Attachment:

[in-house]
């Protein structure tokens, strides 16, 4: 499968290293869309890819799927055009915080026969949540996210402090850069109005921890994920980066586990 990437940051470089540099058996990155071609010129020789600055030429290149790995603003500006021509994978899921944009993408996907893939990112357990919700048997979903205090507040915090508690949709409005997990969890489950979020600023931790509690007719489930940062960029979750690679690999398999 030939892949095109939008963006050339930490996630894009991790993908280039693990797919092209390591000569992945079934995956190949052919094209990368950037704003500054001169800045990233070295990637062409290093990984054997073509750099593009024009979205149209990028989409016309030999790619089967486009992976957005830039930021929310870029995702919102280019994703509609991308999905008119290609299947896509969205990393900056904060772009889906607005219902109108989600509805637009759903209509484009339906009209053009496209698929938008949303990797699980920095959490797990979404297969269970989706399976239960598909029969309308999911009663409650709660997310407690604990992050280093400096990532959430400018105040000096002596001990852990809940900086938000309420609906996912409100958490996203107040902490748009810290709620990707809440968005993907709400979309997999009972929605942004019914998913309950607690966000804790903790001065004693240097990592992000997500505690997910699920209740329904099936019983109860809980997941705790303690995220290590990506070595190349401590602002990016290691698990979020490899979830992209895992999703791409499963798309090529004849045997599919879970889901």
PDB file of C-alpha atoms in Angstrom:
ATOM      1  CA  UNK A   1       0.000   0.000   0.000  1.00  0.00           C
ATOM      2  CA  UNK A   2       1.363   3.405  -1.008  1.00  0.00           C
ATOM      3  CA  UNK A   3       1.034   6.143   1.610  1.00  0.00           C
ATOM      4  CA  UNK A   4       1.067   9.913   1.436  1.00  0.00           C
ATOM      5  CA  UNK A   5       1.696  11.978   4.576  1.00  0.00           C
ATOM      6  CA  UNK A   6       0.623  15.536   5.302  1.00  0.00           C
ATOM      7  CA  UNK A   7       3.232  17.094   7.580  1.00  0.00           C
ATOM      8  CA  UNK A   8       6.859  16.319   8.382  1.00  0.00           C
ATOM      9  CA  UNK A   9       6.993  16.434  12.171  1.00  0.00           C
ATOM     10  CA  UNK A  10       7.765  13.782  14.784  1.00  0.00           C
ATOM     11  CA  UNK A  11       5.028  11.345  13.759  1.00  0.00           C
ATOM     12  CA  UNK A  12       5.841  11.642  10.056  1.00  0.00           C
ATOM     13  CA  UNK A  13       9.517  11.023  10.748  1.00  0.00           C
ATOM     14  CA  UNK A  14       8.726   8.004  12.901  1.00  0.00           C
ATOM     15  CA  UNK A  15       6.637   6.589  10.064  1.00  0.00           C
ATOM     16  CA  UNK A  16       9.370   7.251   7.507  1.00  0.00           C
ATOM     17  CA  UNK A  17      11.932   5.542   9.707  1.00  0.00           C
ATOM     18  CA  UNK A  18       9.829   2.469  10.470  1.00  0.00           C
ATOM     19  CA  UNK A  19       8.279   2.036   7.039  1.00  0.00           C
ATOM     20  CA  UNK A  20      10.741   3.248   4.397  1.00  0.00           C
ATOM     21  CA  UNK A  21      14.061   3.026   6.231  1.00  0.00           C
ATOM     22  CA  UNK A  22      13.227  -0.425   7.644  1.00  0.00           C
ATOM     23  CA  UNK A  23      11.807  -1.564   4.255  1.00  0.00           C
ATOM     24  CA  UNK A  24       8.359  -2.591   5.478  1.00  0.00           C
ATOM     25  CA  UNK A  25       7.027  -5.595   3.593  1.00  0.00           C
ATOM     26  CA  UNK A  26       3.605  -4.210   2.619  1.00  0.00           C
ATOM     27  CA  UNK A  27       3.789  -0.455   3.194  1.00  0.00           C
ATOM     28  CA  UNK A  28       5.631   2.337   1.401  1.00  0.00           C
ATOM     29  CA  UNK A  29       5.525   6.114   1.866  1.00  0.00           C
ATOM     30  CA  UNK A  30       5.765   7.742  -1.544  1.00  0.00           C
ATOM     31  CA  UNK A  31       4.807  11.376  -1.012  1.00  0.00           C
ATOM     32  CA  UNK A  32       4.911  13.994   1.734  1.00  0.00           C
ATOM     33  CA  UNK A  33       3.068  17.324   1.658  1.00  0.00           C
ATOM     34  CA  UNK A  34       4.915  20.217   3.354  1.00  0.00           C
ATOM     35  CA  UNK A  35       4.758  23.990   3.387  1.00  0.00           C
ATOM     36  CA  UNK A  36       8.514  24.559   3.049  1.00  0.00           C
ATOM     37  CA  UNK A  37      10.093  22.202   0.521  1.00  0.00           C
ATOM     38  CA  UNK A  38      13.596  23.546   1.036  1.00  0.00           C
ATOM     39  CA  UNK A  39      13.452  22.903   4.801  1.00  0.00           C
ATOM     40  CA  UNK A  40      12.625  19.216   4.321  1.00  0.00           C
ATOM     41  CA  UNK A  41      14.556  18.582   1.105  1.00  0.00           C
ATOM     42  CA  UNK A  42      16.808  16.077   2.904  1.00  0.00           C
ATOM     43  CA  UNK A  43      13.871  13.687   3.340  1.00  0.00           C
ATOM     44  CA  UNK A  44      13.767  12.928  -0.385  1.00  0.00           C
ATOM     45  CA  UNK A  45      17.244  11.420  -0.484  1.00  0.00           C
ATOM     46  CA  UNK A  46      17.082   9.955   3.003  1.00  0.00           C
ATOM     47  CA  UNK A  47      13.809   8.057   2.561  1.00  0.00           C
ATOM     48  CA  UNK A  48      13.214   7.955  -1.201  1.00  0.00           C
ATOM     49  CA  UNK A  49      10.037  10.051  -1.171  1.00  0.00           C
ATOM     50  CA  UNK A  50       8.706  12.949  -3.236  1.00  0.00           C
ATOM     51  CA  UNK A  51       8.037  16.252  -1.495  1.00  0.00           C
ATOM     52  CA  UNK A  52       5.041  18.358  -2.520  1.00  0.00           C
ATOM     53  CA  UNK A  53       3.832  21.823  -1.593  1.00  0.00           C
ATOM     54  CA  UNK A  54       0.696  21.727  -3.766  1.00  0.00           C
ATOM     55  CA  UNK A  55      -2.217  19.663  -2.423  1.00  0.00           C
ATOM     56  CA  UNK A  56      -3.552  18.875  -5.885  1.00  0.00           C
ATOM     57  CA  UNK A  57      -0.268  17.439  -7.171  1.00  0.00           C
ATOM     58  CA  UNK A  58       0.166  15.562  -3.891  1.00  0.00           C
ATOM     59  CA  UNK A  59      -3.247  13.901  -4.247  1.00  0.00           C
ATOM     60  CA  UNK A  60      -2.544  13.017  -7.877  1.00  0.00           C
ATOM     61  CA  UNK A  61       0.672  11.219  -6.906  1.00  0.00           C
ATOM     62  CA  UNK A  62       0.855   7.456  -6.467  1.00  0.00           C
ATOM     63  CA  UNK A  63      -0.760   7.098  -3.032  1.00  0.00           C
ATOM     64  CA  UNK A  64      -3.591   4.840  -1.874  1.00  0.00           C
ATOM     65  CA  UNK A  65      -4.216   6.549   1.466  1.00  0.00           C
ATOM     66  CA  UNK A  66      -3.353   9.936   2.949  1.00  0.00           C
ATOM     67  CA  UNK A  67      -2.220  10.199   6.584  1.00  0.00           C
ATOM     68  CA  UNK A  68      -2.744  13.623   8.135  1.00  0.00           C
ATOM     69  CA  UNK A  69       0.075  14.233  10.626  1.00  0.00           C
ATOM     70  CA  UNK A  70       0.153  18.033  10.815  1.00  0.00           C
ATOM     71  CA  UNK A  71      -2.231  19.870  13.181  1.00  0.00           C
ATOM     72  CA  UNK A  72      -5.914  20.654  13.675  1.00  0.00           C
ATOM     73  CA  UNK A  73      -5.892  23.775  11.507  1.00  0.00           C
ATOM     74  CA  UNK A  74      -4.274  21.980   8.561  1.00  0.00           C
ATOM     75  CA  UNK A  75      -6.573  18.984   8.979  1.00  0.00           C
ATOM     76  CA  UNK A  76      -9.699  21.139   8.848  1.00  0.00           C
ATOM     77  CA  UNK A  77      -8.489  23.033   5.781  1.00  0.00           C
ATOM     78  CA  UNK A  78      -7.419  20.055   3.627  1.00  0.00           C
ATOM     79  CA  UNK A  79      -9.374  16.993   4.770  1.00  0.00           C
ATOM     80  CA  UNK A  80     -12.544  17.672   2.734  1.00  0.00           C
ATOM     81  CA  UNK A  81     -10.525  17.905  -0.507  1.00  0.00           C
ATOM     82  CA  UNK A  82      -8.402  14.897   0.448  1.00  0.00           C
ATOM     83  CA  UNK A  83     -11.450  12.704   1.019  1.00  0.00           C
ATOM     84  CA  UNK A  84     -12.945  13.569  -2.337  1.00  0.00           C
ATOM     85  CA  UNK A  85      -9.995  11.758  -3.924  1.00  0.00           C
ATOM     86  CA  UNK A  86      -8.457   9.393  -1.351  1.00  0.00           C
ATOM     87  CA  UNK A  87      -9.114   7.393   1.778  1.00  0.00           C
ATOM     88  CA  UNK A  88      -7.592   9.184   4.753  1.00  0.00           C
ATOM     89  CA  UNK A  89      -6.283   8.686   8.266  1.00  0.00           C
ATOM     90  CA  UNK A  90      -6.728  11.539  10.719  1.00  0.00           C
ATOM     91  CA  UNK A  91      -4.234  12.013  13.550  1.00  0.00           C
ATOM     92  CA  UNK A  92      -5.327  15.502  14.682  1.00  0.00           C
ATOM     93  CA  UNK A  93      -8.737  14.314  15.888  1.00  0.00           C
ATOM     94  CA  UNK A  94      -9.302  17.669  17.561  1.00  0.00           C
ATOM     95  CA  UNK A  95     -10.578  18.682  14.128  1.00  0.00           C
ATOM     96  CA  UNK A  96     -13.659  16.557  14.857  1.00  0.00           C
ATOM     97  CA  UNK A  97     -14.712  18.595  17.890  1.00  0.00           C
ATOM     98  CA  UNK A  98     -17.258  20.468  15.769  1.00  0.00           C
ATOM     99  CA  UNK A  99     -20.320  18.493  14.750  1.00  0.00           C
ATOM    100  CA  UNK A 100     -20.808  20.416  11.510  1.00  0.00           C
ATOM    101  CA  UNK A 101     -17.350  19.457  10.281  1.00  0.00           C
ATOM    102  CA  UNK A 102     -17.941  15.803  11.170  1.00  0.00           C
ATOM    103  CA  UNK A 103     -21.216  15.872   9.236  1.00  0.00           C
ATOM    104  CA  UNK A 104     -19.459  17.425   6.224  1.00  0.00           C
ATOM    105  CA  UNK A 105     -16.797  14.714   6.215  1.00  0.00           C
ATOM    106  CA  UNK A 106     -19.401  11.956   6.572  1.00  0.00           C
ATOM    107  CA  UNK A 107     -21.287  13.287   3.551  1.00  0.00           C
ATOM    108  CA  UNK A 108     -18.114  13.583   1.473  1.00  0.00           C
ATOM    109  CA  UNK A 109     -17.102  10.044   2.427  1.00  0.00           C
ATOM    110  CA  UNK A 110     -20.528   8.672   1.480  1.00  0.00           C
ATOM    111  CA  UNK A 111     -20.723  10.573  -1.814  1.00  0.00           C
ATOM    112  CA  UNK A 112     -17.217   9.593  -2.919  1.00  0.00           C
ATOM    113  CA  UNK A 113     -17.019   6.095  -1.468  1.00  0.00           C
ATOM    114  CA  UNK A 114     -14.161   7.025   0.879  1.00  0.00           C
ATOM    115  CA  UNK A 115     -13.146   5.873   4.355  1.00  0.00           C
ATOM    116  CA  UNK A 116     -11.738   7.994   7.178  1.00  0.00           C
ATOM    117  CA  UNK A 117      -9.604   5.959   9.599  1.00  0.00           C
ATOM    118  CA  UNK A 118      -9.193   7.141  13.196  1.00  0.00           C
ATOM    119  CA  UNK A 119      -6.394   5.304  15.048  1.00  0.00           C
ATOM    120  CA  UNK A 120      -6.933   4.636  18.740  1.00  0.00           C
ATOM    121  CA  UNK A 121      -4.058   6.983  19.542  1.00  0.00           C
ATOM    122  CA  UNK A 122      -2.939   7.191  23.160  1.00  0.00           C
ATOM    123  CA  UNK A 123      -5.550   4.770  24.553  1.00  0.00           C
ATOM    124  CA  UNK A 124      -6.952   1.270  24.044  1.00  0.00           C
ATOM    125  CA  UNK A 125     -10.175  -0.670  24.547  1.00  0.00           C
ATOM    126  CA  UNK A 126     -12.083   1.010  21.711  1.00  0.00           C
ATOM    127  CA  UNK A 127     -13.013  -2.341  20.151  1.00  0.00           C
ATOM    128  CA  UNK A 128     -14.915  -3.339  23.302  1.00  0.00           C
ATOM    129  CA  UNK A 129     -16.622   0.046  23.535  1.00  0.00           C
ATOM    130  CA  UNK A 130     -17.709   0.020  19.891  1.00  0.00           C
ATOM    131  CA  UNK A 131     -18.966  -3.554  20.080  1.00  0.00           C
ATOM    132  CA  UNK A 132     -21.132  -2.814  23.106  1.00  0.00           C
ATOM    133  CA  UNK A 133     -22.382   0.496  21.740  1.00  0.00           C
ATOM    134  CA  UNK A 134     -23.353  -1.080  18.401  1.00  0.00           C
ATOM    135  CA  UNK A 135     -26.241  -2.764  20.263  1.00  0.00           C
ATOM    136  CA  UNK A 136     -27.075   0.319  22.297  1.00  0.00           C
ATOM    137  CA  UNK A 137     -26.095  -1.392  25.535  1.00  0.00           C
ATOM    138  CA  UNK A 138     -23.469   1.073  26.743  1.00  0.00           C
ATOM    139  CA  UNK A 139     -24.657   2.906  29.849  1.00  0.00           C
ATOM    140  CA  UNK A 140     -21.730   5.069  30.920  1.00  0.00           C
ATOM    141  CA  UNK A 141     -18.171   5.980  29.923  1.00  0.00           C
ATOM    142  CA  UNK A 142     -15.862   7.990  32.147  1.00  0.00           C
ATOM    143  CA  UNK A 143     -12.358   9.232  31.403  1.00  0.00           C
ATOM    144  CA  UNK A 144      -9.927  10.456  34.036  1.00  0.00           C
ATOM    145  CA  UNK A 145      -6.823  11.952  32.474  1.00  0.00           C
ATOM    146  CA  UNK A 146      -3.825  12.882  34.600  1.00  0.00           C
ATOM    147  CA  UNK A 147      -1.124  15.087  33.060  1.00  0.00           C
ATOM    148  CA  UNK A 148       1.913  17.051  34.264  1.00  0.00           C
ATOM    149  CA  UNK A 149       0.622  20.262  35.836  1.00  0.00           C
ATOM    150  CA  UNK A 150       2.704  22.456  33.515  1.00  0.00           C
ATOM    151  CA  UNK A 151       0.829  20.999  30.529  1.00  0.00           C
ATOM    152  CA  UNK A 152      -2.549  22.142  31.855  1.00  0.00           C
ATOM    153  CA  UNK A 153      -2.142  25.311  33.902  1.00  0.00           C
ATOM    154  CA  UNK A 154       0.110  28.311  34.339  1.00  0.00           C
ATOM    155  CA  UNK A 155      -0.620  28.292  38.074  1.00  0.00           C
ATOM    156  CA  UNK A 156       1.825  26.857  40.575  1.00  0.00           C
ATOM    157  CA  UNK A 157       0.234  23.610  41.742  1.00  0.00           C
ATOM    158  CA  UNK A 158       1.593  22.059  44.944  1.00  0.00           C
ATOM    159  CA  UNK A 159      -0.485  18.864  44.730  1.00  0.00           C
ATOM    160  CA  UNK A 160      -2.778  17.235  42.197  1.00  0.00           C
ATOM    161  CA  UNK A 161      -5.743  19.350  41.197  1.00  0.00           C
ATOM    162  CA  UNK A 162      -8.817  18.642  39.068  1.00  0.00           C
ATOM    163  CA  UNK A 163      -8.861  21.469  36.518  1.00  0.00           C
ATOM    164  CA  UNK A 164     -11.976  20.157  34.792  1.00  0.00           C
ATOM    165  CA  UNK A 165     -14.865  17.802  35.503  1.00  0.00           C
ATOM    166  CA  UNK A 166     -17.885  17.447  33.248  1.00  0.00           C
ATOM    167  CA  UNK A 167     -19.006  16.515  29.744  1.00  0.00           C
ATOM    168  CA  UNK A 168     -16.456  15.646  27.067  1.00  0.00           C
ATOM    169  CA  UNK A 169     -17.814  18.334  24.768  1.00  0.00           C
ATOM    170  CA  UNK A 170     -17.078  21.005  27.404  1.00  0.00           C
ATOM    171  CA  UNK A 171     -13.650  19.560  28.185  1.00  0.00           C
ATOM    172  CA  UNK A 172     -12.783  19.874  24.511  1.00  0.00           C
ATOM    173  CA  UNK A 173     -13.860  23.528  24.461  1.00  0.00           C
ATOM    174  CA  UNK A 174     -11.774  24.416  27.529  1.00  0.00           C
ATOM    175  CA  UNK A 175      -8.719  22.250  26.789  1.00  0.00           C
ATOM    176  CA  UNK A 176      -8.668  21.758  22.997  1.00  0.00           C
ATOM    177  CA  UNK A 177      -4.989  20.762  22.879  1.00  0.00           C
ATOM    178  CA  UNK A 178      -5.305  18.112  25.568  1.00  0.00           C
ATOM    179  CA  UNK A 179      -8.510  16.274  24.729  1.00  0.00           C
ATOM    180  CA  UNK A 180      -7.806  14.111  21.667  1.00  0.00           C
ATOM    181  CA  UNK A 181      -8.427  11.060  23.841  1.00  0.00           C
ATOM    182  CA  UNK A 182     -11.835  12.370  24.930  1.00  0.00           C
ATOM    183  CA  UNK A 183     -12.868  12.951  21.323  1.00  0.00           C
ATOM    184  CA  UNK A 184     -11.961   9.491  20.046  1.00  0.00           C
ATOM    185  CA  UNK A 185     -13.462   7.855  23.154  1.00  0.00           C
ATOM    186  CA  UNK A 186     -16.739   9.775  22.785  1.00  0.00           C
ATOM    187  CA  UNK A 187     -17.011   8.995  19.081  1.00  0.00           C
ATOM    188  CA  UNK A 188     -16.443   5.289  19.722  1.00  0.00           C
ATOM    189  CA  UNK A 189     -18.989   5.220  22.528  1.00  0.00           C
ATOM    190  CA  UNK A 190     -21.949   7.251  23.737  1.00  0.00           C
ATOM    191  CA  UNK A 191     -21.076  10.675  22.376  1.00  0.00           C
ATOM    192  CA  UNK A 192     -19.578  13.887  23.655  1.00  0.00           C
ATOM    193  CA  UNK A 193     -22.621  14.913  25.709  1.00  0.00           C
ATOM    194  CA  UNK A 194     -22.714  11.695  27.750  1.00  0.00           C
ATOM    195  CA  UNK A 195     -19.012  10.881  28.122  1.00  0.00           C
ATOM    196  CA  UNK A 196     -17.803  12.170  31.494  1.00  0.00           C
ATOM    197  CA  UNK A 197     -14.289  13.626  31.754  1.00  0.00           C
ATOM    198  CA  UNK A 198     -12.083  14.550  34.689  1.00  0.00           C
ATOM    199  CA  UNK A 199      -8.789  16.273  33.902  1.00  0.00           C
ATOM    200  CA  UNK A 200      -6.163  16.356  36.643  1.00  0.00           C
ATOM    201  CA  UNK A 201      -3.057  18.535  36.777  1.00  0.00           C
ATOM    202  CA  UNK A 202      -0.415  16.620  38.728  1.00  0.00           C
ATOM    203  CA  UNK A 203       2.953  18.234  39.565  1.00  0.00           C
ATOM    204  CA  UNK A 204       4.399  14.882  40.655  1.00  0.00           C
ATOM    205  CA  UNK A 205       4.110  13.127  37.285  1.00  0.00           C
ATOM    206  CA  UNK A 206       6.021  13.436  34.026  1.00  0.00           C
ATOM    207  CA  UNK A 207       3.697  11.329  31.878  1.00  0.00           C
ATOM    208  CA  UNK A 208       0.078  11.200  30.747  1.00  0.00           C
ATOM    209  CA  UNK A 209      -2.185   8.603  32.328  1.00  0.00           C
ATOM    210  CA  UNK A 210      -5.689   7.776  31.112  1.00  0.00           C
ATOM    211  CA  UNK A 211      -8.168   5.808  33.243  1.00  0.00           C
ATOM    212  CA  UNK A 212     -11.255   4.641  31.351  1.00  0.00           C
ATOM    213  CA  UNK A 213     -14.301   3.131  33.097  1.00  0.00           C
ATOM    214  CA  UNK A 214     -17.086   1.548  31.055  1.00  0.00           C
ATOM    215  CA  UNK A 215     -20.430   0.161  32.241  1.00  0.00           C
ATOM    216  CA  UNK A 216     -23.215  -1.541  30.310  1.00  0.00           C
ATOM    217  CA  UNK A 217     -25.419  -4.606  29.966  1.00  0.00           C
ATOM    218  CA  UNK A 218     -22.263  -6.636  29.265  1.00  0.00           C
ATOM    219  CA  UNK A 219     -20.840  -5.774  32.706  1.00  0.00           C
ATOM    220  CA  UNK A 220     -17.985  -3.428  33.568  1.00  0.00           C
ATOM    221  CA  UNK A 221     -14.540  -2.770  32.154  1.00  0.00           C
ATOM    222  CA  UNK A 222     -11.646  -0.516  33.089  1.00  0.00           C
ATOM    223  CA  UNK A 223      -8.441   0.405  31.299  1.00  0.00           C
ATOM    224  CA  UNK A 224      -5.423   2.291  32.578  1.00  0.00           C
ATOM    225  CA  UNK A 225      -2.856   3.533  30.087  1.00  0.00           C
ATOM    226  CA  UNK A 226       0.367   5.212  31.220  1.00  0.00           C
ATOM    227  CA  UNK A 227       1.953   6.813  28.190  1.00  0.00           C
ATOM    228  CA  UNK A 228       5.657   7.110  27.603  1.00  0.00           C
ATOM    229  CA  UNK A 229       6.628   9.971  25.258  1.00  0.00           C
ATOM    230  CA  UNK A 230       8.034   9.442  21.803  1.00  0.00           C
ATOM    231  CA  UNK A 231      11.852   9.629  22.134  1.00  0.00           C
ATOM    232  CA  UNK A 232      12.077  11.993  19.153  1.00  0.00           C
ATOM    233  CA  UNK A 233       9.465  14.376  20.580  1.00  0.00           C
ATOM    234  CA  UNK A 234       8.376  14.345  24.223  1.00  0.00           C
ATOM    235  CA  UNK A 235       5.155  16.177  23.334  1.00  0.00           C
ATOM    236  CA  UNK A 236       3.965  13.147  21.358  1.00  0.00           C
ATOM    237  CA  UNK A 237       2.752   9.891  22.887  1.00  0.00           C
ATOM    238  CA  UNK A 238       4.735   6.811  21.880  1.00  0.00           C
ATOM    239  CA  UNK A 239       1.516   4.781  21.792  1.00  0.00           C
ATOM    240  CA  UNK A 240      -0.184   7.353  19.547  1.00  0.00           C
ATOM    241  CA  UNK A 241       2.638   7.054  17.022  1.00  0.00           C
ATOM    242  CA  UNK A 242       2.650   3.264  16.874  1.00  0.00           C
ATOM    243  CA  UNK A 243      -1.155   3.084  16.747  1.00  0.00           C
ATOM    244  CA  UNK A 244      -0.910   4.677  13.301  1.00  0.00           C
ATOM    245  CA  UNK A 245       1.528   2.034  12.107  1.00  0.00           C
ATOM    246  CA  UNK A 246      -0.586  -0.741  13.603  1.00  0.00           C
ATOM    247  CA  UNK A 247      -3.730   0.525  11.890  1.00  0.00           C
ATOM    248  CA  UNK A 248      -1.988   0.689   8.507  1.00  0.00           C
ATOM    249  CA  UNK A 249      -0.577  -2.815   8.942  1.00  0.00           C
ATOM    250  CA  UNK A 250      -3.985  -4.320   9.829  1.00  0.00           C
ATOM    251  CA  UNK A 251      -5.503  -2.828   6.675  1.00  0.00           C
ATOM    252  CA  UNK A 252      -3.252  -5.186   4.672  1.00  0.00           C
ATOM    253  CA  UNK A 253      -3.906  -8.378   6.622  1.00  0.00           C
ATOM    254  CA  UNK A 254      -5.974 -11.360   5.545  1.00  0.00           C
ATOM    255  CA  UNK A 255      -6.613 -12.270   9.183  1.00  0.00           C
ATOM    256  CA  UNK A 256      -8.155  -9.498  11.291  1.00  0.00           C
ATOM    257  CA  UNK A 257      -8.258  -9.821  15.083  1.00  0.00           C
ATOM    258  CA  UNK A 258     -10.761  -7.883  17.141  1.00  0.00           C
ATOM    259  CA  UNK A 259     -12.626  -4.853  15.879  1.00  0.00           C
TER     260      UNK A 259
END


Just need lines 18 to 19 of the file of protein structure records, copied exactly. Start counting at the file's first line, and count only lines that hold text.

ATOM     15  CA  UNK A  15       6.637   6.589  10.064  1.00  0.00           C
ATOM     16  CA  UNK A  16       9.370   7.251   7.507  1.00  0.00           C